- AP/Ahn Young-joon
Here is what you need to know.
Oil tumbles below $50. West Texas Intermediate crude oil plunged more than 5% on Wednesday after Department of Energy data showed US inventories swelled to a record-high 528.4 million barrels. That selling has continued Thursday, with WTI down another 1.9% at $49.33 a barrel, its lowest since the end of November.
The ECB meets. The European Central Bank is expected to hold its key interest rate unchanged at 0.00% at Thursday’s meeting. The decision will cross the wires at 7:45 a.m. ET.
China’s inflation picture is mixed. Data released by the National Bureau of Statistics showed consumer prices in China rose 0.8% year-over-year, making for the slowest increase since January 2015. Producer prices soared 7.7% YoY, the biggest increase since September 2008.
Australia has never had this many homes for rent. CoreLogic says, “The number of rental advertisements over the past year grew 8.7% higher for houses and 9.3% higher for units (apartments),” to 362,708 and 287,233 respectively, the most on record.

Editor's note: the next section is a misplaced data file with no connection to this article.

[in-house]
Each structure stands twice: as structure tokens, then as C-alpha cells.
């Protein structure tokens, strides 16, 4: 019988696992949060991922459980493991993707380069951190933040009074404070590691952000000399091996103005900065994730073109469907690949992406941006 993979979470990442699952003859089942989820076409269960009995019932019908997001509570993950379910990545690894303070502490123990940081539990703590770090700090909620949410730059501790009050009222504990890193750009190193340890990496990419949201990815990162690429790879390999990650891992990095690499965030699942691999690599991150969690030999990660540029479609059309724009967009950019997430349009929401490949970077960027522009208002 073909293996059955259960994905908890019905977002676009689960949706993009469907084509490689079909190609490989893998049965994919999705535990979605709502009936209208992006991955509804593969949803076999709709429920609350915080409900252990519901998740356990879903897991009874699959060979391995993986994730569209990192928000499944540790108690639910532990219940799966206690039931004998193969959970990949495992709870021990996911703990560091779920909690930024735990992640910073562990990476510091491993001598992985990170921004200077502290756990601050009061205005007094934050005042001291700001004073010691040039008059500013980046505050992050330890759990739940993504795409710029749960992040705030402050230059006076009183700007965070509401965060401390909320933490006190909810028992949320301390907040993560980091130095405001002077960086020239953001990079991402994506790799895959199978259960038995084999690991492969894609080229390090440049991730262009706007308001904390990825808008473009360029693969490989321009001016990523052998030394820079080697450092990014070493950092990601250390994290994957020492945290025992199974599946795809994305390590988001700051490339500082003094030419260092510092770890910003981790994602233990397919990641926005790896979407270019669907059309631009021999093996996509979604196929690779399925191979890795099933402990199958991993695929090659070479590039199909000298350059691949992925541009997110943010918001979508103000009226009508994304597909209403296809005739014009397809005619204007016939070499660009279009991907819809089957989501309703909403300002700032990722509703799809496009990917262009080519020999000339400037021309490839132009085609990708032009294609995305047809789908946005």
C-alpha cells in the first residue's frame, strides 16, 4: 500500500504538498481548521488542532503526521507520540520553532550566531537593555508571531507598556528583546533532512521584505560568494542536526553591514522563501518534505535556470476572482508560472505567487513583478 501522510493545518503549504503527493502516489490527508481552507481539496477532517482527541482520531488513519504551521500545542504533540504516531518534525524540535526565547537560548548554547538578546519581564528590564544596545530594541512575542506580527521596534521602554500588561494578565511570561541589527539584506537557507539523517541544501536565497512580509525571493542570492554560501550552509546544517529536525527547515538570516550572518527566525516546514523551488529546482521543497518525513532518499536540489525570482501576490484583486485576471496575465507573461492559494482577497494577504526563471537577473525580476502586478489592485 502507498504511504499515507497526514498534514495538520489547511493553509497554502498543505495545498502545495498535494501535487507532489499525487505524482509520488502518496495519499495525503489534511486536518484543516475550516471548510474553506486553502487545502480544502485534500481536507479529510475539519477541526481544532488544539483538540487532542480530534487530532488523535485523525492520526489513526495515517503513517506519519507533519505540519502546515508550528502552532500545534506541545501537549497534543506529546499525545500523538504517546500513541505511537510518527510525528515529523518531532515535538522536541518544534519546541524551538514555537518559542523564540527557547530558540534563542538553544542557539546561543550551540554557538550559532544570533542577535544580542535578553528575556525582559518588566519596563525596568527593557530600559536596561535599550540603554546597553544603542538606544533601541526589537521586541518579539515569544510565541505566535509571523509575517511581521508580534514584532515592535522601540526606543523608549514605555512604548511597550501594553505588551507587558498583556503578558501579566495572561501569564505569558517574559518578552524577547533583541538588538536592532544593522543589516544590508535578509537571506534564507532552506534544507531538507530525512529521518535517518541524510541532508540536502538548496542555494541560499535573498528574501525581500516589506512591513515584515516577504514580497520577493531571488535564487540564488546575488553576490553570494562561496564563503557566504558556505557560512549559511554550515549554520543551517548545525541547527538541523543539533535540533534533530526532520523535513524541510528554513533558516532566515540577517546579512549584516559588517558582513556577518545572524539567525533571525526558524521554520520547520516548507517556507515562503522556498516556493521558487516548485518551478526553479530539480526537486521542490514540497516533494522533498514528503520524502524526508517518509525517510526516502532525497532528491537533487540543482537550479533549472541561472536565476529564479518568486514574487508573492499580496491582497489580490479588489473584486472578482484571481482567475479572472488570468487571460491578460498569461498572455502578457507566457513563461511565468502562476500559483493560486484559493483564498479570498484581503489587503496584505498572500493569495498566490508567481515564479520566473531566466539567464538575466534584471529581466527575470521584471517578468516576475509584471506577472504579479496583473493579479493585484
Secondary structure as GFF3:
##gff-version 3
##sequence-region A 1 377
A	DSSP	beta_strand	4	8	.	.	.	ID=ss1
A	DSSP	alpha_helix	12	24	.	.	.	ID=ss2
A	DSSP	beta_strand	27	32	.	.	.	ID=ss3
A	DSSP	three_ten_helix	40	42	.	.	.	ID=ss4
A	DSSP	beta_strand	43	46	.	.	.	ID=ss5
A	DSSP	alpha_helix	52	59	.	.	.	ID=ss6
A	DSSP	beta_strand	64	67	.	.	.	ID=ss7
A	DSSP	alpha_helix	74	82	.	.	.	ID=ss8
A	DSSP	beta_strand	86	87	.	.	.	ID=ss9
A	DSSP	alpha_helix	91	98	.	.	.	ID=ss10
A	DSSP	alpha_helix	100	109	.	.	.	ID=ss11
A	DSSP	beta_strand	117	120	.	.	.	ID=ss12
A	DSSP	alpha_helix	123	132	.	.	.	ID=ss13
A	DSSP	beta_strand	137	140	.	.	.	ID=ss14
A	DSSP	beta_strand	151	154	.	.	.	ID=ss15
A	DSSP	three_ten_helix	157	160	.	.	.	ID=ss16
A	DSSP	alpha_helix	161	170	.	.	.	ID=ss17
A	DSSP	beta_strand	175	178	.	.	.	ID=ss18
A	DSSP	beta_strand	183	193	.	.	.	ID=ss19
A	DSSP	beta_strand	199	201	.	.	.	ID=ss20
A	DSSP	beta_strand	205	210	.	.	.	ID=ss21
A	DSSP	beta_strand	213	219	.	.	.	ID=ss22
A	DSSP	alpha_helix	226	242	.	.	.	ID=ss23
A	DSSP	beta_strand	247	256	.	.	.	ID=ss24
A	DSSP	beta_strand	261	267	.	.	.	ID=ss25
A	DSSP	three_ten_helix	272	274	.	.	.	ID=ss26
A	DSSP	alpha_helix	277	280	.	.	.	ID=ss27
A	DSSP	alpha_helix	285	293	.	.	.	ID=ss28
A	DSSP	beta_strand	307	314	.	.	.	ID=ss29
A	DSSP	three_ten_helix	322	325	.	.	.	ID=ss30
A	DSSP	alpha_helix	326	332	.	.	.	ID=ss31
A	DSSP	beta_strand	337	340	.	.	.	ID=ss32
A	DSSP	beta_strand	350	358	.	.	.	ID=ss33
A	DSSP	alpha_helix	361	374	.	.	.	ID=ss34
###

Traders are certain the Fed will hike rates in March. World Interest Rate Probability data provided by Bloomberg shows a 100% chance the Federal Reserve will raise its key interest rate by 25 basis points to a range of 0.75% to 1.00% at the conclusion of its March 14-15 meeting.
The ‘trial of the century’ begins in South Korea. Samsung head Jay Y. Lee denies all charges against him in a corruption scandal that has already caused the impeachment of South Korean President Park Geun-hye, Reuters reports.
Radio Shack’s operator files for bankruptcy protection. General Wireless Operations bought Radio Shack in 2015 when it filed for bankruptcy; now it has filed for Chapter 11 reorganization, Reuters reports.
Stock markets around the world are lower. Hong Kong’s Hang Seng (-1.2%) paced the decline in Asia, and Britain’s FTSE (-0.7%) trails in Europe. The S&P 500 is on track to open lower by 0.1% near 2,361.
Earnings reporting is light. Staples reports ahead of the opening bell.
US economic data trickles out. Initial jobless claims will cross the wires at 8:30 a.m. ET. The US 10-year yield is unchanged at 2.56%.